Australia’s housing market is showing signs of weakness for the first time in several months, with new figures pointing to a lift in mortgage defaults and a dive in new housing finance.
The value of loans for new houses and apartments dropped by 7.4% or $1.25 billion in July, while the number of new loans decreased 4.1%.
Although the causes of the decline are unclear, the first signs that US sub-prime woes could have a serious impact on international financial markets came at the end of July.
A withdrawal from the larger than usual level of borrowing in June in order to meet the 30 June special superannuation contribution deadline could also explain the July drop, ANZ economist Paul Braddick says.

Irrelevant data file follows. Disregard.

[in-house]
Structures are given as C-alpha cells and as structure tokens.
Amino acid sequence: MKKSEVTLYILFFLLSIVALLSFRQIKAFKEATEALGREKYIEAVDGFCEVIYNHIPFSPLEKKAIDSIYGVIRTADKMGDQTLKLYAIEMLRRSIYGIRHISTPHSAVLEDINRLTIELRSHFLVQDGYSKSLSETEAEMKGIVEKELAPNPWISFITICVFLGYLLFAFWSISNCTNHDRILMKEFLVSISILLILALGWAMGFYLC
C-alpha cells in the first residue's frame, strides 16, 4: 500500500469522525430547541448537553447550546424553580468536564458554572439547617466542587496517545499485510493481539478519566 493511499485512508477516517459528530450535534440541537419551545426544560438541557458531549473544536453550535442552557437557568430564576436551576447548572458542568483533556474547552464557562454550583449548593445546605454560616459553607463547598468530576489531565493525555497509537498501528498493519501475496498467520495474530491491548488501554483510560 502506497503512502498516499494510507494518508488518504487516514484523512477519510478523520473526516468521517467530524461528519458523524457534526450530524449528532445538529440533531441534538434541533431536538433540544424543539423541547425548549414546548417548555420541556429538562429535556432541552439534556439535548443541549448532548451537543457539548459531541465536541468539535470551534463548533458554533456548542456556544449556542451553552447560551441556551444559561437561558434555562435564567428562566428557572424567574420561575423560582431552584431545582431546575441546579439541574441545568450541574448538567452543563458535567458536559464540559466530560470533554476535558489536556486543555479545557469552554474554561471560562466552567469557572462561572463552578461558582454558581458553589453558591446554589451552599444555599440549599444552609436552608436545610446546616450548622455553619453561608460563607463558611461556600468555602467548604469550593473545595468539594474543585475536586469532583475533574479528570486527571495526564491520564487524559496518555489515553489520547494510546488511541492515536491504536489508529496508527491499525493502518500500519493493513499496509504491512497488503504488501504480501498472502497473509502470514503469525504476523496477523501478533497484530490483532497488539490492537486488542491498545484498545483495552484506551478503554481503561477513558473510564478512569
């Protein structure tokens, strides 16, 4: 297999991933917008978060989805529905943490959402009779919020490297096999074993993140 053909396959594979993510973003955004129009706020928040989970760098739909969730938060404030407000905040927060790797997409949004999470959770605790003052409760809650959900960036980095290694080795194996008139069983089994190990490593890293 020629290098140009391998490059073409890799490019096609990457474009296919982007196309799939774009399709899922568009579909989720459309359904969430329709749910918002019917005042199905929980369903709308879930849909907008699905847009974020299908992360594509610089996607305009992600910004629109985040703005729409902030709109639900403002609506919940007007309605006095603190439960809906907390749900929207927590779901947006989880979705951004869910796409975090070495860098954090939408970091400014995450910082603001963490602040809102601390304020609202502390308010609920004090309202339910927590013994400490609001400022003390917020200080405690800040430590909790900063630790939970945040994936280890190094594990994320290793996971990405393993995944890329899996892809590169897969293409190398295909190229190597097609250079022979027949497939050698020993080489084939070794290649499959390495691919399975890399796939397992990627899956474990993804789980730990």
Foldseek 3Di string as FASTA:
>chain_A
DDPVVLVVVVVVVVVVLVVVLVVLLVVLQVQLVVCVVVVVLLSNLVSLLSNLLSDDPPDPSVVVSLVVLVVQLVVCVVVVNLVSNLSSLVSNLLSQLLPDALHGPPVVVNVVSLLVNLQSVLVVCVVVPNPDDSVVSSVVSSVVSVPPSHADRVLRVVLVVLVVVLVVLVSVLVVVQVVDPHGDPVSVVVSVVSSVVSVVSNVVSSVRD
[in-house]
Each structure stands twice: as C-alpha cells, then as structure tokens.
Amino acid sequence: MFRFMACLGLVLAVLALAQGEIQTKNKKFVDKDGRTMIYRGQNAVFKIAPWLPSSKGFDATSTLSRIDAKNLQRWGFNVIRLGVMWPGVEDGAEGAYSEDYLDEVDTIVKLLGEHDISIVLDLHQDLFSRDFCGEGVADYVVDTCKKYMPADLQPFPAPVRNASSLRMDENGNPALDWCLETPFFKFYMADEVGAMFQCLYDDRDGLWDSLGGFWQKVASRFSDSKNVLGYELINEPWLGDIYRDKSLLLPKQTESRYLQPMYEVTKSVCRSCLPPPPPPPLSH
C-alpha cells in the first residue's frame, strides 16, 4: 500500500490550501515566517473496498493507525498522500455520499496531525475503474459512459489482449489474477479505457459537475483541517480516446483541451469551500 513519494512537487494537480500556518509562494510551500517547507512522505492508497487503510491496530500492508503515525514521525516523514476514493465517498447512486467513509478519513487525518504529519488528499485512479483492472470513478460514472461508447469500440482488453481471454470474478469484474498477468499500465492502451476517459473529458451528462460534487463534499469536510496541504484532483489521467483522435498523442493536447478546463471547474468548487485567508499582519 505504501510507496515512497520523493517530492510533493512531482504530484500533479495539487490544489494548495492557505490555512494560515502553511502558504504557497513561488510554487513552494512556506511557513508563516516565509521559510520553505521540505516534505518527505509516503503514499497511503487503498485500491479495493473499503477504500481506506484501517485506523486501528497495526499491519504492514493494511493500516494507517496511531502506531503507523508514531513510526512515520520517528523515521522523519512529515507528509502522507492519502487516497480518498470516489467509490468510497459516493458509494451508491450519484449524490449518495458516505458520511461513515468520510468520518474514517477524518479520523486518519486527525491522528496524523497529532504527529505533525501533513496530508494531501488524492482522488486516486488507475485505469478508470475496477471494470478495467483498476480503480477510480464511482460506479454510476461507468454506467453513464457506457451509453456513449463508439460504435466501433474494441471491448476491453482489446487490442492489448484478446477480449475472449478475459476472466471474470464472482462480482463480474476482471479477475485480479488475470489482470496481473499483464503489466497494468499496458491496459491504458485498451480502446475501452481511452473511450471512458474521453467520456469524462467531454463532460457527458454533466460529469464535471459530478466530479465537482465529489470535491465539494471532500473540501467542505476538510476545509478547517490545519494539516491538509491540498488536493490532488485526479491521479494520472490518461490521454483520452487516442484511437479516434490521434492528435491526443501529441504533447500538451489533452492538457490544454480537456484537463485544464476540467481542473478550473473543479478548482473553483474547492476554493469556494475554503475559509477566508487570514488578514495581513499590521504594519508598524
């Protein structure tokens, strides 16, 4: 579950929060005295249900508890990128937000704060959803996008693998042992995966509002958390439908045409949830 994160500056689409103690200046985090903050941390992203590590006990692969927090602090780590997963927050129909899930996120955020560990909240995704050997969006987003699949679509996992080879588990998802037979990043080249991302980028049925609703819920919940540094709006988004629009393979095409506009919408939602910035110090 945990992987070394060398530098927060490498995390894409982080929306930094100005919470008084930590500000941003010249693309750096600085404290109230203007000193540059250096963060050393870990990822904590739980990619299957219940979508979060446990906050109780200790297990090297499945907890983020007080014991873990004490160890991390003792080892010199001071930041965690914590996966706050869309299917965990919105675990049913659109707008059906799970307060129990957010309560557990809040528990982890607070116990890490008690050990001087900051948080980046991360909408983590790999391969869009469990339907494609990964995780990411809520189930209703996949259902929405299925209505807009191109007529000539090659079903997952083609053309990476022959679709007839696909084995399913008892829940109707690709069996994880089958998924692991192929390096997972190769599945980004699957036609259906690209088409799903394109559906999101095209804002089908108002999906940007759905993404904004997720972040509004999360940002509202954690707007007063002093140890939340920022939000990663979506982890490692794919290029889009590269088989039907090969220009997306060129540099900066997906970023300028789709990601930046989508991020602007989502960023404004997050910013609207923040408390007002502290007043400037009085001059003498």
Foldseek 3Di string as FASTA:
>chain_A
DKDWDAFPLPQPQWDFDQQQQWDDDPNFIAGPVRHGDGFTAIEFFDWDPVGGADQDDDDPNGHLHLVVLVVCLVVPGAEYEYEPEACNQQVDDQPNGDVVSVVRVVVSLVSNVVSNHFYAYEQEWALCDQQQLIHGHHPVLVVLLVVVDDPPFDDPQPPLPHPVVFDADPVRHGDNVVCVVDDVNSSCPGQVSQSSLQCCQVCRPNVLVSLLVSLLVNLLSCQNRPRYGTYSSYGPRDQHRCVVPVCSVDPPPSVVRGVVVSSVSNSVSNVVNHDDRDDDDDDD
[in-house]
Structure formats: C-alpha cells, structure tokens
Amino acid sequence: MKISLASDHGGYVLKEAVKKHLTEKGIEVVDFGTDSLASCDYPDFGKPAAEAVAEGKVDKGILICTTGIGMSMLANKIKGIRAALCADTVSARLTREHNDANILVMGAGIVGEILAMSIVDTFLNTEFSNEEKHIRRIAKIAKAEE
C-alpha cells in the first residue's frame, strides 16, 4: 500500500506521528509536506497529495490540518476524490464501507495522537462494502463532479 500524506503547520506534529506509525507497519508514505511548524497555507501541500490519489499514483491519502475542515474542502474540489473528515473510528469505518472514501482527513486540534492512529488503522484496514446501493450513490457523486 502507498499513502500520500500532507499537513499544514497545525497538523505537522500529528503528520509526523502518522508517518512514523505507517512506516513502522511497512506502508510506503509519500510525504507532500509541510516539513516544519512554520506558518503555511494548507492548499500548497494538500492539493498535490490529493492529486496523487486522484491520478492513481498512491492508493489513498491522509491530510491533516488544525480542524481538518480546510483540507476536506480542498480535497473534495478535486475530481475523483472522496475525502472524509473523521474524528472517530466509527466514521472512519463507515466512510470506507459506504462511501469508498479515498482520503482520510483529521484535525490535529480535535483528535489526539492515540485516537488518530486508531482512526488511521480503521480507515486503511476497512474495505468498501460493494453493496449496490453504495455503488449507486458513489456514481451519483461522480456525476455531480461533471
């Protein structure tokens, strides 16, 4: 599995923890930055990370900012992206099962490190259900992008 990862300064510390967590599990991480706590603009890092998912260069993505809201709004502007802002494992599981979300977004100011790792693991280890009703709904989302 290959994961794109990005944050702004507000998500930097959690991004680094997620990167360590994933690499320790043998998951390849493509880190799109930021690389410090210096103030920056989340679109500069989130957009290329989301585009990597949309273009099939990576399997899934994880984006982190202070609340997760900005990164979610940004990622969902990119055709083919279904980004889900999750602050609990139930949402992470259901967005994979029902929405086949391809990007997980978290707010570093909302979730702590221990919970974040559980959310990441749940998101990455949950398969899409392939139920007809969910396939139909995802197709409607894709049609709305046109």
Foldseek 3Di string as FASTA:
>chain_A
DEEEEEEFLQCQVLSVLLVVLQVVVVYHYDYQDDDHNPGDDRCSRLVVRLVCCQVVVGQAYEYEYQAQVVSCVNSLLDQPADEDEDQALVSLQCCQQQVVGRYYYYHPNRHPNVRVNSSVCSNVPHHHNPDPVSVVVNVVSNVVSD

Also disturbing are figures showing mortgage defaults in western Sydney reached a record high in June. According to the data, released by Labor shadow assistant treasurer Chris Bowen and reported in The Australian, a record 364 homes were repossessed in Sydney’s vulnerable western suburbs in June.
If the trend continues, Bowen says, there will be 4000 repossessions in western Sydney in 2007, up from 3642 in 2006 and 2357 in 2005.